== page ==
@12: yes it did, the Democrats picked up 21 seats in 2008. Now I make no guarantees about what may happen in 2020 if Bernie or Hilary are running as incumbent. But in this one, I stand by what I say and predict that the party that wins the presidency will also pick up a bunch of seats in the House of Representatives.

As an Aussie looking in, there are plenty of weird things about US politics, but here's one that I don't see remarked upon very often.

You guys had a war to get rid of the divine right of kings (more or less) - good for you. And then you invented your own royal families - the Kennedys, the Bushes, and now potentially the Clintons too. Was it just British royals you didn't like? :)

Meh, "royal" only in the symbolic or media sense. In terms of political power they really didn't have much more than a whole lot of other wealthy connected families. The Kennedys, for all the hype, produced 1 president and 2 senators. The Bushes 2 presidents so far. The Clintons, 1 president and 1 senator so far (who, technically speaking, isn't a blood relative of the 1 president).

Keep in mind that if you look at history a President and a senator/representative within a generation or two of each other is quite common. So these three families are above average, but not by all that much. 2 people successful in national-level politics is kind of average for families with Presidents in them..

William Henry Harrison did much better. He was President, his grandson was President, his brother, son, and great-great grandson were all Congressmen, and his father signed the Declaration of Independence. I'm no more worried about a Clinton or Bush dynasty than I am a Harrison dynasty.

And speaking of political "royal" dynasties...

I wish we had a system with instant runoffs( as in Australia) - more of the Kenneth Arrow approach ( see Arrow's Impossibility Theorem ) even though it is not perfect - then one could vote for Sanders without fear of throwing away one's vote. Alas we don't.

It's hard to pin down anymore what Socialism means to the average American. Is it old style Soviet socialism or welfare Capitalism like Denmark/Sweden or a gov't that provides any sort of public services. Bernie claims to be a Democratic Socialist. I think a more neutral term would be socialism = a command economy. Command economies have proven to be a failure ( Hayek has it right as to why ) and I doubt Sanders would be for such a system. If I read him correctly ( and I did live in Vermont for a number of years when he was mayor of Burlington - do any of you remember the nudist university in Vermont? I'm dating myself - but Vermont can be a very liberal place.), he would be for a market based welfare capitalist system with more progressive taxes and more regulated business environment...and possibly higher tariffs.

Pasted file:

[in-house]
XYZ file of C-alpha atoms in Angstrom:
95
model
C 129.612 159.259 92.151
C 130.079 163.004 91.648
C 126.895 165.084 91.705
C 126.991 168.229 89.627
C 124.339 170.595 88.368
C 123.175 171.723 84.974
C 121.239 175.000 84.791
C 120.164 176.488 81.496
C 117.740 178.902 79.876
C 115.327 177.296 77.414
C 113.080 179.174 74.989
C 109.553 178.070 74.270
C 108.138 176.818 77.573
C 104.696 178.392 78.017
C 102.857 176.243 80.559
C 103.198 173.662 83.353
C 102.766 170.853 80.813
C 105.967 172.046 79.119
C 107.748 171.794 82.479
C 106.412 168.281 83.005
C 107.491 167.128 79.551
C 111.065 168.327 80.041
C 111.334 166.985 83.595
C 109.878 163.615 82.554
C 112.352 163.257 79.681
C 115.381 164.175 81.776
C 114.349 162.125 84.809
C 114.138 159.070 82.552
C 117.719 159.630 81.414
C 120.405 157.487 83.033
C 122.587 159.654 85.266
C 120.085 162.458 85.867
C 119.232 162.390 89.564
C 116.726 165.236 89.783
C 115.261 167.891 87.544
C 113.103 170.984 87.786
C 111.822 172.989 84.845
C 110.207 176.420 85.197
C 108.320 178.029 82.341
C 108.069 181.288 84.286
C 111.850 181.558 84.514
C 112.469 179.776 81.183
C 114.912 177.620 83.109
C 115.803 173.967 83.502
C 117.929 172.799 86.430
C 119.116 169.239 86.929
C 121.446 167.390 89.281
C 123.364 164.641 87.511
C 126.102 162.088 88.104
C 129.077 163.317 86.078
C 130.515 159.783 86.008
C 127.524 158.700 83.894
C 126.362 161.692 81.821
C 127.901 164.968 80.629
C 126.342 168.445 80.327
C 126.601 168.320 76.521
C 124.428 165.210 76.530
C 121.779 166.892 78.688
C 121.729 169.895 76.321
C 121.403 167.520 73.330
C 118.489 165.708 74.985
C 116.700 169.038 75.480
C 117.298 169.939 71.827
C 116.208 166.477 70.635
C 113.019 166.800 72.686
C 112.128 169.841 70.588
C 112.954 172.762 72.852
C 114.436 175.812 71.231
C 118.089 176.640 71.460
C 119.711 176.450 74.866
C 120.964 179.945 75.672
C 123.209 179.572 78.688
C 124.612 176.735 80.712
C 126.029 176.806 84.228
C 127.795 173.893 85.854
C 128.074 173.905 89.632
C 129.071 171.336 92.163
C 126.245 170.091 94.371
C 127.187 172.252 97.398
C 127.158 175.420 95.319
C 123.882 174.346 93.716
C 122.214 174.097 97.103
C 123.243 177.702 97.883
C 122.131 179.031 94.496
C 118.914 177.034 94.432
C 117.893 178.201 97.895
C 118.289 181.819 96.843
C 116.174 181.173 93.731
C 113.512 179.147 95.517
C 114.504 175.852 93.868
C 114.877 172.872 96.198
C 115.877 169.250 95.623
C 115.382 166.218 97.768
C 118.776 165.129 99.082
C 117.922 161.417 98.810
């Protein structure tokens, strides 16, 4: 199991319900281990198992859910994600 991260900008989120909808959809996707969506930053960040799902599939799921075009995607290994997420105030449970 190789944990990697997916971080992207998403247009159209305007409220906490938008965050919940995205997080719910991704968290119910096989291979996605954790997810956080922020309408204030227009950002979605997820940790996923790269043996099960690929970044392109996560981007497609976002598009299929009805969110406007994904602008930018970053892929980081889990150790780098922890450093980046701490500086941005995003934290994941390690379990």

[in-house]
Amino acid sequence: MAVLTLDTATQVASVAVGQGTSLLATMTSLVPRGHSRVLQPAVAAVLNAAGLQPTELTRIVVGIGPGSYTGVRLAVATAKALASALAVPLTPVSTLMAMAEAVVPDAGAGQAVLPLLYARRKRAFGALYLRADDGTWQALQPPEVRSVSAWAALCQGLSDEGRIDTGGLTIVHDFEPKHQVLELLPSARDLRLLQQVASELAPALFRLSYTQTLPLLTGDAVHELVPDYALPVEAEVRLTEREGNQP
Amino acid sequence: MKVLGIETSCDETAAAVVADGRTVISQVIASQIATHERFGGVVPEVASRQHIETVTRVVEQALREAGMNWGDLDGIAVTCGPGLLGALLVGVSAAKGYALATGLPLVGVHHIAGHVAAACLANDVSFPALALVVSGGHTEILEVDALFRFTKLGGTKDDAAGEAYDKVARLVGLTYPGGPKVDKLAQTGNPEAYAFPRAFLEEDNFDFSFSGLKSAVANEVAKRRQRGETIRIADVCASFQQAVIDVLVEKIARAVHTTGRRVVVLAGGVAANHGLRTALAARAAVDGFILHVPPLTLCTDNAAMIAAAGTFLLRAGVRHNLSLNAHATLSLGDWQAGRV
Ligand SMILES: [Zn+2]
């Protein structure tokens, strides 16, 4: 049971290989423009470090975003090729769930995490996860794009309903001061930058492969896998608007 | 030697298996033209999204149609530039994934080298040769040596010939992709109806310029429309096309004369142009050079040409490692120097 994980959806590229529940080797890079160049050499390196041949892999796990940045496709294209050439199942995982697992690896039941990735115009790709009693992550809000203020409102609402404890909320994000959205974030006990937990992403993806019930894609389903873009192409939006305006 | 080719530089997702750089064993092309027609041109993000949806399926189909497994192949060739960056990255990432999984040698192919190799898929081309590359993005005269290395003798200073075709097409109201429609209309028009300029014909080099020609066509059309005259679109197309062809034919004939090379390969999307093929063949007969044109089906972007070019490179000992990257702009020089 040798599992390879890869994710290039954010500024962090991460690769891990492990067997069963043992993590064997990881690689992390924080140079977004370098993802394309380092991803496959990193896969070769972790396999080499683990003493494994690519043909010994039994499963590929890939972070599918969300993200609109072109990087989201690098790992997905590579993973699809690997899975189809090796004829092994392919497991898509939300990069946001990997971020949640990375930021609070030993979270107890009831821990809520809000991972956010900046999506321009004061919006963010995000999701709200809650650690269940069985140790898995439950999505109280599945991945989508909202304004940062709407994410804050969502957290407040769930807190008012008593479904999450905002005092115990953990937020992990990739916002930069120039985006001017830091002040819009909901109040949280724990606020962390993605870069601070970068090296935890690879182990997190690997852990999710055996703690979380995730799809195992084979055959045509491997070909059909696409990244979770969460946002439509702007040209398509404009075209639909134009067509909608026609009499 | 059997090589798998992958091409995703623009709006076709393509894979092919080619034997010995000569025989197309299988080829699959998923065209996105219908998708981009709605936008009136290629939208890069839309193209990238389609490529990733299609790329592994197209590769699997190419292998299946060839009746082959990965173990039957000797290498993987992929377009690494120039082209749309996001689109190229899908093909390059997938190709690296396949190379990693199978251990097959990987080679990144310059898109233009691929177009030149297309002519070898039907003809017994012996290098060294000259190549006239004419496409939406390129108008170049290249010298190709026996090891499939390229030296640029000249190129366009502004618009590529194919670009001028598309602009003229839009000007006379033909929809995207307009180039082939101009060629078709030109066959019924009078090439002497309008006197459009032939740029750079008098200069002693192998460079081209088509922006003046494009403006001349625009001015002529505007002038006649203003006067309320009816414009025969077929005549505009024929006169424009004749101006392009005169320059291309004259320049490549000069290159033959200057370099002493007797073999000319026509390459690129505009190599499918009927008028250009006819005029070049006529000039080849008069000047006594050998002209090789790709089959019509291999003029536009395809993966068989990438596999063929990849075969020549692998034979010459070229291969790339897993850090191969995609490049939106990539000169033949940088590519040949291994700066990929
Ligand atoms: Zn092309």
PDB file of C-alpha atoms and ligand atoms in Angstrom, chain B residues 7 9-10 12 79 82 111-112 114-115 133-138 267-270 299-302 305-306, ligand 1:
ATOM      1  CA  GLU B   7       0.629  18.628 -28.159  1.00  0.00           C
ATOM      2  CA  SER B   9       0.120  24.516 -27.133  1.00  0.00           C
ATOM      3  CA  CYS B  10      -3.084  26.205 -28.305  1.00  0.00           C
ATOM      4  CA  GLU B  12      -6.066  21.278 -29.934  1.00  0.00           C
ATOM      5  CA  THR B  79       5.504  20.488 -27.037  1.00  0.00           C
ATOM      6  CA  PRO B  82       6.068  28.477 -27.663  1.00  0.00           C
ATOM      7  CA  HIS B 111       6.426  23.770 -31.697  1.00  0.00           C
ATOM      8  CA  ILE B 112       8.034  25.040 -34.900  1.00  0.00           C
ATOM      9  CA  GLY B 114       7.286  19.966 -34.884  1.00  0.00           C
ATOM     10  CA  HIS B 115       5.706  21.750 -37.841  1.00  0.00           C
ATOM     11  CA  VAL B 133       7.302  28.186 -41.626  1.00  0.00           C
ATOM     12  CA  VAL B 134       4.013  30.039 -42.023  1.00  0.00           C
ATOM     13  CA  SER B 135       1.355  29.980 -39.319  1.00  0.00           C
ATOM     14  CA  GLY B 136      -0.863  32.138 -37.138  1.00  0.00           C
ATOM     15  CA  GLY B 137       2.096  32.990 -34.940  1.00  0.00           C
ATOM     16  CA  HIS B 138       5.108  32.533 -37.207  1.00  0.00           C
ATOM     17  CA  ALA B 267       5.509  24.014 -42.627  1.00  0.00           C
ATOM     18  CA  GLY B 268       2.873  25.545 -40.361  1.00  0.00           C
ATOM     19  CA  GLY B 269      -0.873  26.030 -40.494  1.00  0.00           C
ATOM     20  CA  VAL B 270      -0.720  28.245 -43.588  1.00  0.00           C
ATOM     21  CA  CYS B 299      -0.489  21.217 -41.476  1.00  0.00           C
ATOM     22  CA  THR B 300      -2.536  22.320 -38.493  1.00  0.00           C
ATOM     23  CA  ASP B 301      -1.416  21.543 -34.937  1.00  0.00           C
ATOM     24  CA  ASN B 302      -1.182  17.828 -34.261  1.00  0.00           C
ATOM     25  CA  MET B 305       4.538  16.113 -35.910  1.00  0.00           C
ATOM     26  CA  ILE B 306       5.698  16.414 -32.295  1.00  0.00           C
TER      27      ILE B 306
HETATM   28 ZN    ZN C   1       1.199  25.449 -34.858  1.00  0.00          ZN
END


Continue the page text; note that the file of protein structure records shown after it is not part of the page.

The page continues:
Many in Europe are excited over 'Merka having a woman president.


Apparently Bernie's your man then according to the NRA.

Pedr@19: You'll find a lot of Aussies complaining that they'd rather have the "first past the post" system that the US and UK have (though I imagine that is probably generational to some extent; the Baby Boomers in Australia had a large proportion of recent British immigrants, including both my own parents).

As you note, no method is perfect, but we can (and do) vote for parties we know won't win just so that whoever does win must acknowledge that voting public is interested in some of the policies of the smaller parties - and because of preferential voting, we can do this without hurting the chances of our preferred candidate (which is, typically, Liberal or Labor, with Liberal being our conservative party just to heighten confusion).

The only real downside to preferential voting is that it takes longer to figure out who the winner is, but that is not so much of a problem now with automated tallying most of the time. I guess it's what you're used to, but for the life of me I can't see why anyone would prefer a situation where you have to vote Democrat rather than Nice Independent Party We Quite Like just because otherwise the Republicans will win.

If you think the country is going to elect a black man raised by a single mother with a Kenyan father and the middle name Hussein and the last name Obama you are a fool.

End of discussion.

By Ashley Moore (not verified) on 15 Oct 2015 #permalink

As you note, no method is perfect, but we can (and do) vote for parties we know won’t win just so that whoever does win must acknowledge that voting public is interested in some of the policies of the smaller parties – and because of preferential voting, we can do this without hurting the chances of our preferred candidate

Well hopefully the tea party has broken up some of the groupthink* and made it apparent that voting for ones' preferred candidate in a House or Senate primary race can be a politically effective move. Getting 46 Representatives into Congress (their high water mark; occurred in 2013 I believe) certainly isn't 'throwing your vote away.'